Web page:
HONOLULU (AP) — A false alarm that warned of a ballistic missile headed for Hawaii sent the islands into a panic Saturday, with people abandoning cars in a highway and preparing to flee their homes until officials said the cellphone alert was a mistake.
In a conciliatory news conference later in the day, Hawaii officials apologized for the mistake and vowed to ensure it will never happen again.
Hawaii Emergency Management Agency Administrator Vern Miyagi said the error happened when someone hit the wrong button.
“We made a mistake,” said Miyagi.
For nearly 40 minutes, it seemed like the world was about to end in Hawaii, an island paradise already jittery over the threat of nuclear-tipped missiles from North Korea.
The emergency alert, which was sent to cellphones statewide just before 8:10 a.m., said: “BALLISTIC MISSILE THREAT INBOUND TO HAWAII. SEEK IMMEDIATE SHELTER. THIS IS NOT A DRILL.”
On the H-3, a major highway north of Honolulu, vehicles sat empty after drivers left them to run to a nearby tunnel after the alert showed up, the Honolulu Star-Advertiser reported. Workers at a golf club huddled in a kitchen fearing the worst.
Professional golfer Colt Knost, staying at Waikiki Beach during a PGA Tour event, said “everyone was panicking” in the lobby of his hotel.
“Everyone was running around like, ‘What do we do?'” he said.
Richard Ing, a Honolulu attorney, was doing a construction project at home when his wife told him about the alert. His wife and children prepared to evacuate while he tried to figure out what was happening.
Cherese Carlson, in Honolulu for a class and away from her children, said she called to make sure they were inside after getting the alert.
“I thought, ‘Oh my god, this is it. Something bad’s about to happen and I could die,'” she said.
The Hawaii Emergency Management Agency tweeted there was no threat about 10 minutes after the initial alert, but that didn’t reach people who aren’t on the social media platform. A revised alert informing of the “false alarm” didn’t reach cellphones until 38 minutes later, according to the time stamp on images people shared on social media.
The incident prompted defense agencies including the Pentagon and the U.S. Pacific Command to issue the same statement, that they had “detected no ballistic missile threat to Hawaii.”
The White House said President Donald Trump, at his private club in Florida, was briefed on the false alert. White House spokeswoman Lindsay Walters said it “was purely a state exercise.”
House Speaker Scott Saiki said the system Hawaii residents have been told to rely on failed miserably. He also took emergency management officials to task for taking 30 minutes to issue a correction, prolonging panic.
“Clearly, government agencies are not prepared and lack the capacity to deal with emergency situations,” he said in a statement.
Hawaii Gov. David Ige apologized for the “pain and confusion” caused by the alert.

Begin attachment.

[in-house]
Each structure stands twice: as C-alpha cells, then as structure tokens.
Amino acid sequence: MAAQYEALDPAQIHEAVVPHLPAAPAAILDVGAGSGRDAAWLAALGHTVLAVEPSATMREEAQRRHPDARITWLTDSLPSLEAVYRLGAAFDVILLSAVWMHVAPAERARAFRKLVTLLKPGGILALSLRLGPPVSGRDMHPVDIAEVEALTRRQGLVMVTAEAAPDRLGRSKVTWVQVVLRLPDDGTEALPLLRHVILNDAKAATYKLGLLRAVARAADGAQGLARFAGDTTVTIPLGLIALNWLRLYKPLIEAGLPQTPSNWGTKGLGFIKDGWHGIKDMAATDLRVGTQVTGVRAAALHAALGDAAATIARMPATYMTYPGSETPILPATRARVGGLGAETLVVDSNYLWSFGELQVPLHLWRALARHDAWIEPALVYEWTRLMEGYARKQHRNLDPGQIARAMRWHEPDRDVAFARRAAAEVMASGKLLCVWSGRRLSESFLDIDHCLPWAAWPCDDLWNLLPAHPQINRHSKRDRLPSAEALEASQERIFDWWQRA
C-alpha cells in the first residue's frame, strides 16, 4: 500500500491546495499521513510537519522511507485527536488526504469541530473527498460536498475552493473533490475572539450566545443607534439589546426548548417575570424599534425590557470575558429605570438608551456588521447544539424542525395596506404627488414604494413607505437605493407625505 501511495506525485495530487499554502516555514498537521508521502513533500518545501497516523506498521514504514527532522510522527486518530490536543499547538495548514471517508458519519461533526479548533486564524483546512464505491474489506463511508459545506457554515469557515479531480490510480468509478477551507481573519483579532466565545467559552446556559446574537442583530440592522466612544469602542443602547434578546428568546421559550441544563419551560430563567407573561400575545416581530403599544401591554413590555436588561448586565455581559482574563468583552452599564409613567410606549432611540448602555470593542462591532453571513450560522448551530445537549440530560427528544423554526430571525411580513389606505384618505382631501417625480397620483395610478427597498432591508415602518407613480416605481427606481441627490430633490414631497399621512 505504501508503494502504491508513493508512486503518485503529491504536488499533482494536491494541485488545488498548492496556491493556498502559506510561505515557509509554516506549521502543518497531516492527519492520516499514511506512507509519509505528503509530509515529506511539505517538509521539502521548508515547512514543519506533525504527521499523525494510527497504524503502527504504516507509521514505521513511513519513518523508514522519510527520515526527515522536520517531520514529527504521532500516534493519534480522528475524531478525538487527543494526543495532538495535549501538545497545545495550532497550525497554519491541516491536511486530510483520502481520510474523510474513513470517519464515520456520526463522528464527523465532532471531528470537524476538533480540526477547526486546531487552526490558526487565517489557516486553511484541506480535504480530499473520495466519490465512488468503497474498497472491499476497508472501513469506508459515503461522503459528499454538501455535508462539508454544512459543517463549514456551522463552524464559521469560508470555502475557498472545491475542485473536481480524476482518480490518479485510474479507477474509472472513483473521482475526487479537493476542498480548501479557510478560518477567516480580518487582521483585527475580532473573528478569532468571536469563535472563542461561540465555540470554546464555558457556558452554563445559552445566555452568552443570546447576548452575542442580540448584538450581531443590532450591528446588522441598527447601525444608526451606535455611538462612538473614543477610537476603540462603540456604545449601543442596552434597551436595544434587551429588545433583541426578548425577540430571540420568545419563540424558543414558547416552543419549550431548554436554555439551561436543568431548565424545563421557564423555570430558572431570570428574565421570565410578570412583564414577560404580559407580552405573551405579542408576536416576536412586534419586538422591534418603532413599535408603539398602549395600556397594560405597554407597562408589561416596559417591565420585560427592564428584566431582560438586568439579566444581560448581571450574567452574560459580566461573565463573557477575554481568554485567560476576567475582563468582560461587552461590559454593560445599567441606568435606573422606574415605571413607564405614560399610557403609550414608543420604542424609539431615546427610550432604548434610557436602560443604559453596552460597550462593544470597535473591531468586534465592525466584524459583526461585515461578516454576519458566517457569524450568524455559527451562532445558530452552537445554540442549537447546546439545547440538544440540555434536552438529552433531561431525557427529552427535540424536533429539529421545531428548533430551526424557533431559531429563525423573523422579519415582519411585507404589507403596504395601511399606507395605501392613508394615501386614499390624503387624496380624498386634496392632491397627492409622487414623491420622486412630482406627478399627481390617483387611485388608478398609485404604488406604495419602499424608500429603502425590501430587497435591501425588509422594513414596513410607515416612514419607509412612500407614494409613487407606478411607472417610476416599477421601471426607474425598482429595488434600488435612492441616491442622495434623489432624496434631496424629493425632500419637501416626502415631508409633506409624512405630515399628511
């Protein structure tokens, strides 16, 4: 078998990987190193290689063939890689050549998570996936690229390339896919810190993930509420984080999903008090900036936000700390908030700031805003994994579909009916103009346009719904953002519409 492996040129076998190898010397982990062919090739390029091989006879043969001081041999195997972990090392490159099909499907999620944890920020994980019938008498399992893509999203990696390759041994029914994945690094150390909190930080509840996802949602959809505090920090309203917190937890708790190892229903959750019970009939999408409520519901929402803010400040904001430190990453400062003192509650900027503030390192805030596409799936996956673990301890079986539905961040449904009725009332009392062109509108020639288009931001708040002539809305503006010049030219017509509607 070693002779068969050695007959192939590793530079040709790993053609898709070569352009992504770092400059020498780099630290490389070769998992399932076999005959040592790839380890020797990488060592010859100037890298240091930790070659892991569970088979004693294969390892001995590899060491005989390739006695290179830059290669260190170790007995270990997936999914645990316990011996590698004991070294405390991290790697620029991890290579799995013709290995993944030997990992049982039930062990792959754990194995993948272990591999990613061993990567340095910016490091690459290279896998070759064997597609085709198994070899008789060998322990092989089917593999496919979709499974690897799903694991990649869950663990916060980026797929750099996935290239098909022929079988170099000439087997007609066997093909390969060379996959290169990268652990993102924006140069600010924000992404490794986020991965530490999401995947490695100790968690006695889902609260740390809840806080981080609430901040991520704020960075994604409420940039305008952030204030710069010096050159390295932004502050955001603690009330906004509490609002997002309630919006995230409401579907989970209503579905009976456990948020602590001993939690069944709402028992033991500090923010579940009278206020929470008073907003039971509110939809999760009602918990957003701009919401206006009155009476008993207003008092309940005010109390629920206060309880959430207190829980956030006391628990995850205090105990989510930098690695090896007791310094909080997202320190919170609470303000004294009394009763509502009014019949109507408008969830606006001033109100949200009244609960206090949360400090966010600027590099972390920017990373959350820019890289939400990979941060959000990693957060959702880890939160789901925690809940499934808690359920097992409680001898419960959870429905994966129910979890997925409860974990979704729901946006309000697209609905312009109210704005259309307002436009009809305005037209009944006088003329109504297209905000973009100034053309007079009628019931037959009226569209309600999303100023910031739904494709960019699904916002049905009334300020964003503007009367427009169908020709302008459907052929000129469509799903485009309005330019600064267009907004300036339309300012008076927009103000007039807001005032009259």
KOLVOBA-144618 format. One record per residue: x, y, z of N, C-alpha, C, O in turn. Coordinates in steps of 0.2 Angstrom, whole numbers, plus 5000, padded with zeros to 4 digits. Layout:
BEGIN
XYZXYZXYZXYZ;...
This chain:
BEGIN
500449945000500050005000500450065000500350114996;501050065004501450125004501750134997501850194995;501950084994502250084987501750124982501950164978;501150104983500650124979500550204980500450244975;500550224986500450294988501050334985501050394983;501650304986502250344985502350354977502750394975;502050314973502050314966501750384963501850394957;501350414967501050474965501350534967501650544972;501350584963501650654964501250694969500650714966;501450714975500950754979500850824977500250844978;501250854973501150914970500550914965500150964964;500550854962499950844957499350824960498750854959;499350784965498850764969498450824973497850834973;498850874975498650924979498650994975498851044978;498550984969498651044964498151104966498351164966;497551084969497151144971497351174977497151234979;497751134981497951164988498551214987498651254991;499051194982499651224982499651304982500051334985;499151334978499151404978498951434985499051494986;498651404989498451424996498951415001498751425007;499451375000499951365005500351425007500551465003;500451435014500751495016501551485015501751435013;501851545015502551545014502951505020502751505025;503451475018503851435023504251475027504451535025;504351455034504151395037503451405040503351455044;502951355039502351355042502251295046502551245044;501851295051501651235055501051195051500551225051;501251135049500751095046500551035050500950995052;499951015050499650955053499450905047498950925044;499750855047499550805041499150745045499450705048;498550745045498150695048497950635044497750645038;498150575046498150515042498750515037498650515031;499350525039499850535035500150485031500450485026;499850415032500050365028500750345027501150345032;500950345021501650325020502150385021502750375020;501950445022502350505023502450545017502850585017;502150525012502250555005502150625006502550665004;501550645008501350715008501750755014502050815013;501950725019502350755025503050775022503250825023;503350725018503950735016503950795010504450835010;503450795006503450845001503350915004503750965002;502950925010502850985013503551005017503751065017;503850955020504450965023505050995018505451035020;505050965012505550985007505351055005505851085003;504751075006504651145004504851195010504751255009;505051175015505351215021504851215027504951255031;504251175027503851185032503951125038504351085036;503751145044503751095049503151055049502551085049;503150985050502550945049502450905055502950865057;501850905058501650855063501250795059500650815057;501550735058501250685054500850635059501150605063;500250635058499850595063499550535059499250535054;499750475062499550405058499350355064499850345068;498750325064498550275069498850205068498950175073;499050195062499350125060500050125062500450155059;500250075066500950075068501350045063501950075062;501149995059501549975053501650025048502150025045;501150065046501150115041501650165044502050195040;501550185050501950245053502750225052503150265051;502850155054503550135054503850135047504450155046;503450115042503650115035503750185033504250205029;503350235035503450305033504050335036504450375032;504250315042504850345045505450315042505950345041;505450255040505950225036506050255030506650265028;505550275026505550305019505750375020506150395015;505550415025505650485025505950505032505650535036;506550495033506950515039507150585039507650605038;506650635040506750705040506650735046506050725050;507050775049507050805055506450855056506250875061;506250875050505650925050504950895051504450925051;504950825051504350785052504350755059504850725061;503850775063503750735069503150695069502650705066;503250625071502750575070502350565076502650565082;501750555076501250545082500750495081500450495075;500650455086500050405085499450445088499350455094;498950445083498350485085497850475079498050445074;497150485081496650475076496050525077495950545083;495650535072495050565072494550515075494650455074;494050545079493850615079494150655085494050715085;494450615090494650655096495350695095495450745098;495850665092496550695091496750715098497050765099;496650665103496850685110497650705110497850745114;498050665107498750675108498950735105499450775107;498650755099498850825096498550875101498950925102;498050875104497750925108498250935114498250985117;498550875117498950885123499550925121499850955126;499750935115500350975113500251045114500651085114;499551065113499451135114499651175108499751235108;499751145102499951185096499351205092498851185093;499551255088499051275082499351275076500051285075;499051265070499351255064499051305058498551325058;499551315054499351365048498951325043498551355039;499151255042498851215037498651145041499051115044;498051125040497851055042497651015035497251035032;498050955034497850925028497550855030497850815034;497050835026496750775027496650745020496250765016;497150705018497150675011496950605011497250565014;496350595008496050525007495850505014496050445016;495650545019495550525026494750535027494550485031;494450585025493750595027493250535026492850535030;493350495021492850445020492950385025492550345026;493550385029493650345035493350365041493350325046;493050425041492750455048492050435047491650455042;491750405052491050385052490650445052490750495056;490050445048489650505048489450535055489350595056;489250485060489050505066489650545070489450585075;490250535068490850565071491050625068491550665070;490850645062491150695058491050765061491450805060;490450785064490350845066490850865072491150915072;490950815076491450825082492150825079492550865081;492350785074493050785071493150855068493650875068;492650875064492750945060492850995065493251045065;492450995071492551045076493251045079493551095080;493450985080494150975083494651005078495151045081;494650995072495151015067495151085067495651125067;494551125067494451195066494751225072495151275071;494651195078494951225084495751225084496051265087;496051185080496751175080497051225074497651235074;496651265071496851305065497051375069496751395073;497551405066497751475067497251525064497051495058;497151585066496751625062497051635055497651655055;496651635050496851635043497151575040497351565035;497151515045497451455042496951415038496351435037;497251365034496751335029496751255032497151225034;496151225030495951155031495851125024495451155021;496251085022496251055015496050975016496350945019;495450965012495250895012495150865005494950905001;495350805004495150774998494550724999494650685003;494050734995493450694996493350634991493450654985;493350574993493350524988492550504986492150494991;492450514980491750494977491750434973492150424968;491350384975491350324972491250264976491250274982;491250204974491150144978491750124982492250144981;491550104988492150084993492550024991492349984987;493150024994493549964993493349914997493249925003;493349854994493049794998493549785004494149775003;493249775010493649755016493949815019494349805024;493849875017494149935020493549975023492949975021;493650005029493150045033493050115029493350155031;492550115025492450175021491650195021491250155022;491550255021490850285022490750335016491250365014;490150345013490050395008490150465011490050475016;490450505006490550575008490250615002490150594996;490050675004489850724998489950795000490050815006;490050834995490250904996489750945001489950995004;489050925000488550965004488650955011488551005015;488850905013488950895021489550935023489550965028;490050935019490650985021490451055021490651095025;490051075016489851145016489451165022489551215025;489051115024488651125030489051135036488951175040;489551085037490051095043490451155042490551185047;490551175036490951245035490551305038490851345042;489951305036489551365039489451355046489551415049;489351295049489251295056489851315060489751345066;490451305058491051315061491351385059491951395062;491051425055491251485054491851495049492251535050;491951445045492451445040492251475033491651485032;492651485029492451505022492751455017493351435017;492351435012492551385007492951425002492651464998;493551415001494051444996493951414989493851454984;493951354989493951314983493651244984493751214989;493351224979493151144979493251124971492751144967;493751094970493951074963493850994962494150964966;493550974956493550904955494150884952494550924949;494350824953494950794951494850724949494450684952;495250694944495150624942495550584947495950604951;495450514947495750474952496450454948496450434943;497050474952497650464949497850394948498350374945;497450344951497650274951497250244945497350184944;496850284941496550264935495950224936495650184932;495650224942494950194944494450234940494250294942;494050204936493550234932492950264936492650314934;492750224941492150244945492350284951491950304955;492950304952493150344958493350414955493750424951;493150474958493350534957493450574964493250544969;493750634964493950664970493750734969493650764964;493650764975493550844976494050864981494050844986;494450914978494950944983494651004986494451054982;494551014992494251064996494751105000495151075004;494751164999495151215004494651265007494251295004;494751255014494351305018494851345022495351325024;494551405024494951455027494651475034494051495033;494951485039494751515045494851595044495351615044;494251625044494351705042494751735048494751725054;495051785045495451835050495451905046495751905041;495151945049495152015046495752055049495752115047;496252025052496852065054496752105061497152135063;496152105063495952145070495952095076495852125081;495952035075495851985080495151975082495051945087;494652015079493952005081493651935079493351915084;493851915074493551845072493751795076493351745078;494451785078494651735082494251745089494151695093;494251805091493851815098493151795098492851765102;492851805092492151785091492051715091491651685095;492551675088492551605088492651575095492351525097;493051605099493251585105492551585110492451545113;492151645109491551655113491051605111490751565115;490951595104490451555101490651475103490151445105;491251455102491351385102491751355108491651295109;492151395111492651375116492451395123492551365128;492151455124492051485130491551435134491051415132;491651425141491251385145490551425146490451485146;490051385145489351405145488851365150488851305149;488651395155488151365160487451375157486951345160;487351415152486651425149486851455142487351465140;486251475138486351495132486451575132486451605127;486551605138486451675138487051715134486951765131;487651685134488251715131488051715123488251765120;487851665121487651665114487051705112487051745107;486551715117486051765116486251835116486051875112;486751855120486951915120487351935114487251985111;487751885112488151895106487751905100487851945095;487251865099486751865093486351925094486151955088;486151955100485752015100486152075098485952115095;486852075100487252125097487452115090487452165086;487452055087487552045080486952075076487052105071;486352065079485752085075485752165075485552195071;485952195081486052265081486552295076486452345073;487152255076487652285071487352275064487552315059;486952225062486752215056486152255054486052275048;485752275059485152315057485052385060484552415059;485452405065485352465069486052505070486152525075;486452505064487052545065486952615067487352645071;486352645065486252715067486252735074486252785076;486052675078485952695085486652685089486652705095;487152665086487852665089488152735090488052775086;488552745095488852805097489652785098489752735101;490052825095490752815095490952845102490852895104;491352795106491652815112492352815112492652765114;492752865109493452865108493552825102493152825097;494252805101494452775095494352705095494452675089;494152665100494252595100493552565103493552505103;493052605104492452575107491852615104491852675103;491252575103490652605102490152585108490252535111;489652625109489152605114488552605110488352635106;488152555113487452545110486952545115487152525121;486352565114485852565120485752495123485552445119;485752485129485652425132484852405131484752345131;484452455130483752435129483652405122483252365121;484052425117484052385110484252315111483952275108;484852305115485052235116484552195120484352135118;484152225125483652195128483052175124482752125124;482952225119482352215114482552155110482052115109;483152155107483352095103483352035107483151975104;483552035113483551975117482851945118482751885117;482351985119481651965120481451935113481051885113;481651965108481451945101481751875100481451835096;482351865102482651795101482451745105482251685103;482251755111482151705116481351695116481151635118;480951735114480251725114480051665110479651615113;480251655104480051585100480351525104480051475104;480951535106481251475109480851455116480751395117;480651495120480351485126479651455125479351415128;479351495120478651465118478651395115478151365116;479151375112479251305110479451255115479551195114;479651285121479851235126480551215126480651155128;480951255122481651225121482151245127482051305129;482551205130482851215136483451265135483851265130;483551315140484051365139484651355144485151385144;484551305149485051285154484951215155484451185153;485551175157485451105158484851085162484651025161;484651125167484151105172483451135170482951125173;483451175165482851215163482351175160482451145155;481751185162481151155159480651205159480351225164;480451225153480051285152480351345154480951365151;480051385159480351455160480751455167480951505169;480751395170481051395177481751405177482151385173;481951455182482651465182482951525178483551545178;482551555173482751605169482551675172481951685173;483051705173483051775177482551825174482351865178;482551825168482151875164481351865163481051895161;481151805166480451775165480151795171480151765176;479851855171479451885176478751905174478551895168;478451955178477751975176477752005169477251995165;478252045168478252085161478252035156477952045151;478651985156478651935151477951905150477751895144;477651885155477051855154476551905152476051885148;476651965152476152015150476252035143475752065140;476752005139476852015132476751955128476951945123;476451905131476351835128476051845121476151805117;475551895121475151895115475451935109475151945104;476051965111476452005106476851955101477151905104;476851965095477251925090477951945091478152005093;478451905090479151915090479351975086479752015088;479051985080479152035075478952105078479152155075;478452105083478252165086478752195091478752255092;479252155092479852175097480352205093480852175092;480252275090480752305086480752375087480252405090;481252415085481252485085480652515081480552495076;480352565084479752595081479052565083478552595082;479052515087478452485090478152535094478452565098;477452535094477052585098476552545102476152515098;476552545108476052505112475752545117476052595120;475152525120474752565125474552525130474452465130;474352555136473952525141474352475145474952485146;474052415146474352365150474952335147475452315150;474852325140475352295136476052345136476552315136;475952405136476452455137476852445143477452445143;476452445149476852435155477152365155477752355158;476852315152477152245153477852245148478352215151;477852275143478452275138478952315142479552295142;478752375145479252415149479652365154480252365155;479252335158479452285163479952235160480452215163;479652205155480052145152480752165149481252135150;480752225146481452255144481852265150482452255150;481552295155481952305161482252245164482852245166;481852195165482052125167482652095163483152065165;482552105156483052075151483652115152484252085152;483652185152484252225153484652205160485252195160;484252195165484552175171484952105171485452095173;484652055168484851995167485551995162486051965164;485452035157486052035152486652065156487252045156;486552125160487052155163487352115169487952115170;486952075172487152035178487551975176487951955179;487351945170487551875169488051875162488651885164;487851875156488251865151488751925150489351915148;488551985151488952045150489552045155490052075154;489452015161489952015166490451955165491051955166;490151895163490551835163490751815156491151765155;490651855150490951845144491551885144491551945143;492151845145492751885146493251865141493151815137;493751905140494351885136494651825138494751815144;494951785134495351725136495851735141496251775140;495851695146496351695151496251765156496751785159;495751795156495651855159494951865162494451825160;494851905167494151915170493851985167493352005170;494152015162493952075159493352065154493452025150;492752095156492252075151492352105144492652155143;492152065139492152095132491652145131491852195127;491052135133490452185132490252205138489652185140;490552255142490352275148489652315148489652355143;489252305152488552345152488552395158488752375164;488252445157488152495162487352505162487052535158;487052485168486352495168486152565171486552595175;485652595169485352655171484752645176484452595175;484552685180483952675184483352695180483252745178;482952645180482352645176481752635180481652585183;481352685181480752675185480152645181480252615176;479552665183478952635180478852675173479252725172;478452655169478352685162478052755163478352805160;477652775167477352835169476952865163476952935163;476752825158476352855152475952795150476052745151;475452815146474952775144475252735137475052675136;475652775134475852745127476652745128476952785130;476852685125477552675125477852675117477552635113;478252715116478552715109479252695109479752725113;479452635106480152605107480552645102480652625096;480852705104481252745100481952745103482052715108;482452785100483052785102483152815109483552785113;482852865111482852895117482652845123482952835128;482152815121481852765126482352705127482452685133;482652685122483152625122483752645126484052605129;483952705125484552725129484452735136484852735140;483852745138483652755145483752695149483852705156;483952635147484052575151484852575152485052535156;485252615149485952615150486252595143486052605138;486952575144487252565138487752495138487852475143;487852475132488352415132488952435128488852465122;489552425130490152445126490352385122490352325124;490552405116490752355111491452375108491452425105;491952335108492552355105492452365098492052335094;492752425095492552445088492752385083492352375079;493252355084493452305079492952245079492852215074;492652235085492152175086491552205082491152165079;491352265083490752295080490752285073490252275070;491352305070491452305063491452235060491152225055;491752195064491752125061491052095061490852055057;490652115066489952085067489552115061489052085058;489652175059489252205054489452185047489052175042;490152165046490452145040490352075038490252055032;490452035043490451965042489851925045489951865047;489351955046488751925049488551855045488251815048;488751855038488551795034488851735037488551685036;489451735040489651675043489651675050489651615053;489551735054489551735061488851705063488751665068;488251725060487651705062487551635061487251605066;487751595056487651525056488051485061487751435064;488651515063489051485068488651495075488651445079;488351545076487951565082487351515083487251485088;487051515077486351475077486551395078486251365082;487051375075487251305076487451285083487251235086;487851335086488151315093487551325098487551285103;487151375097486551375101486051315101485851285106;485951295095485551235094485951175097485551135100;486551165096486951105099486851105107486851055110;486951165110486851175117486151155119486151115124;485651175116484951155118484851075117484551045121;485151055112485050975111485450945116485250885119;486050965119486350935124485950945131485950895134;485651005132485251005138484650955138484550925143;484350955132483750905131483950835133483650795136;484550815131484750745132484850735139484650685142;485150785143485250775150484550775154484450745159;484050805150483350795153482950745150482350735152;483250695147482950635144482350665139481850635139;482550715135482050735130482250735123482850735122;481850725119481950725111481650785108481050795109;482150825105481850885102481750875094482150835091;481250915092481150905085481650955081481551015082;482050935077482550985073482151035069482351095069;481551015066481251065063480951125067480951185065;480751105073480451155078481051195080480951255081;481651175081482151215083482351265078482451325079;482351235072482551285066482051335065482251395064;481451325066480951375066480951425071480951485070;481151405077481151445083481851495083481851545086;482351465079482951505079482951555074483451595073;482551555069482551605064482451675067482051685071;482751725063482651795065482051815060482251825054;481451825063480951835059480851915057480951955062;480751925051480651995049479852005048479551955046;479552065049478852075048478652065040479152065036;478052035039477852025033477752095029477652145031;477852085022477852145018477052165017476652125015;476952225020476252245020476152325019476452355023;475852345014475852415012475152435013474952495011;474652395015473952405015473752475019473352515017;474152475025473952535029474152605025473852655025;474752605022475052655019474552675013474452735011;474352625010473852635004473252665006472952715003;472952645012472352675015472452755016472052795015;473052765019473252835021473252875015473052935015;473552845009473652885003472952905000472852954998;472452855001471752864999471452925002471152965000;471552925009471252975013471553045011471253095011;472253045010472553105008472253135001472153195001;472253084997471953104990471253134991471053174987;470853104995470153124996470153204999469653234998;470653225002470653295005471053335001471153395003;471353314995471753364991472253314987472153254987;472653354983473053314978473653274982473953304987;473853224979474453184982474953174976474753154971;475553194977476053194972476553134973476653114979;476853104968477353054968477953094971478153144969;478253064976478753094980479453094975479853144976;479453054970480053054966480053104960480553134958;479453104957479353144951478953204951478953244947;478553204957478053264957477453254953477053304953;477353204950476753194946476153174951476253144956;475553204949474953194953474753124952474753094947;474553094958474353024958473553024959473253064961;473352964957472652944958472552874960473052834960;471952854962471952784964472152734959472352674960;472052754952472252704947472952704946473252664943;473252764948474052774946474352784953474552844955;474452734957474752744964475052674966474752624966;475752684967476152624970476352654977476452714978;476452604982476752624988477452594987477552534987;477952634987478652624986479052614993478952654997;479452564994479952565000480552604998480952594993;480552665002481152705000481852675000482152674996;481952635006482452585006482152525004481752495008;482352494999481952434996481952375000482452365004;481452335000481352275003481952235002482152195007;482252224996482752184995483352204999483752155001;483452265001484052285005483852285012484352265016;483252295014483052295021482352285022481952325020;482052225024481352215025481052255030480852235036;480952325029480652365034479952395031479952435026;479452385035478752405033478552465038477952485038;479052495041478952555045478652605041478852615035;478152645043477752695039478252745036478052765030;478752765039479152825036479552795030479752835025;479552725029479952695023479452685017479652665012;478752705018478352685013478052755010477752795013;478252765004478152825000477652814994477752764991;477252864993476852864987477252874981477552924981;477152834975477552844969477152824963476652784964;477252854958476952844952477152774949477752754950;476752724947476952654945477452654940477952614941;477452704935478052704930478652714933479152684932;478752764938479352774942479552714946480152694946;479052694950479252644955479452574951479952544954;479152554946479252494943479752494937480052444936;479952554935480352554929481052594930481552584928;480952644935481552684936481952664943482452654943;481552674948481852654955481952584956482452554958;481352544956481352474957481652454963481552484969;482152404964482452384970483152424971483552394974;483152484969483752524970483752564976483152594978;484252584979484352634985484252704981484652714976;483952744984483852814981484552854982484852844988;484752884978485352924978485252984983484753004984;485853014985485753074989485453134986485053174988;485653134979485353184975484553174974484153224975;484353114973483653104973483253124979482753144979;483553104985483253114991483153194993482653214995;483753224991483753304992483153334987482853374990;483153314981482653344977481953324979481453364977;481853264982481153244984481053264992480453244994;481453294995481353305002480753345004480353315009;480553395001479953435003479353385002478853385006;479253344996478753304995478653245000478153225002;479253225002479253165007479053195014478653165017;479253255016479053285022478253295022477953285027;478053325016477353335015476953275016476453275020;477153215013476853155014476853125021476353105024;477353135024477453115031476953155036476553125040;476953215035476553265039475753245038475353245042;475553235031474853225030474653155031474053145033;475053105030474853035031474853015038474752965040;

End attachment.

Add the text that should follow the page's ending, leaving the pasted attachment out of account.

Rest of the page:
The alert caused a tizzy on the islands and across social media.
At the PGA Tour’s Sony Open on Oahu, Waialae Country Club was largely empty and players were still a few hours from arriving when the alert showed up. Workers streamed into the clubhouse trying to seek cover in the locker room, which was filled with the players’ golf bags, but instead went into the kitchen.
Several players took to Twitter. Justin Thomas, the PGA Tour player of the year, tweeted, “To all that just received the warning along with me this morning … apparently it was a ‘mistake’?? hell of a mistake!! Haha glad to know we’ll all be safe.”
In Honolulu, hair salon owner Jaime Malapit texted his clients that he was cancelling their appointments and was closing his shop for the day.
“I woke up and saw a missile warning and thought ‘no way.’ I thought ‘No, this is not happening today,'” Malapit said.
Brian Naeole, who was visiting Honolulu from Molokai, said he wasn’t worried since he didn’t hear sirens and neither TV nor radio stations issued alerts.
“I thought it was either a hoax or a false alarm,” he said.
Ing, the Honolulu lawyer, tried to find some humor in the situation.
“I thought to myself, it must be someone’s last day at work or someone got extremely upset at a superior and basically did this as a practical joke,’ he said. “But I think it’s a very serious problem if it wasn’t that, or even it was, it shows that we have problems in the system that can cause major disruption and panic and anxiety among people in Hawaii.”
Others were outraged. Hawaii U.S. Sen. Brian Schatz tweeted the false alarm was “totally inexcusable” and was caused by human error.
“There needs to be tough and quick accountability and a fixed process,” he wrote.
Federal Communications Commission Chairman Ajit Pai said on social media the panel would launch an investigation.
With the threat of missiles from North Korea in people’s minds, the state reintroduced the Cold War-era warning siren tests last month that drew international attention. But there were problems there, too.
Even though the state says nearly 93 percent of the state’s 386 sirens worked properly, 12 mistakenly played an ambulance siren. At the tourist mecca of Waikiki, the sirens were barely audible, prompting officials to add more sirens there and to reposition ones already in place.
Associated Press writers Caleb Jones and Doug Ferguson in Honolulu; Mark Thiessen in Anchorage, Alaska; Jim Anderson in Denver; Jay Reeves in Birmingham, Alabama, and Tom Strong in Washington contributed to this report.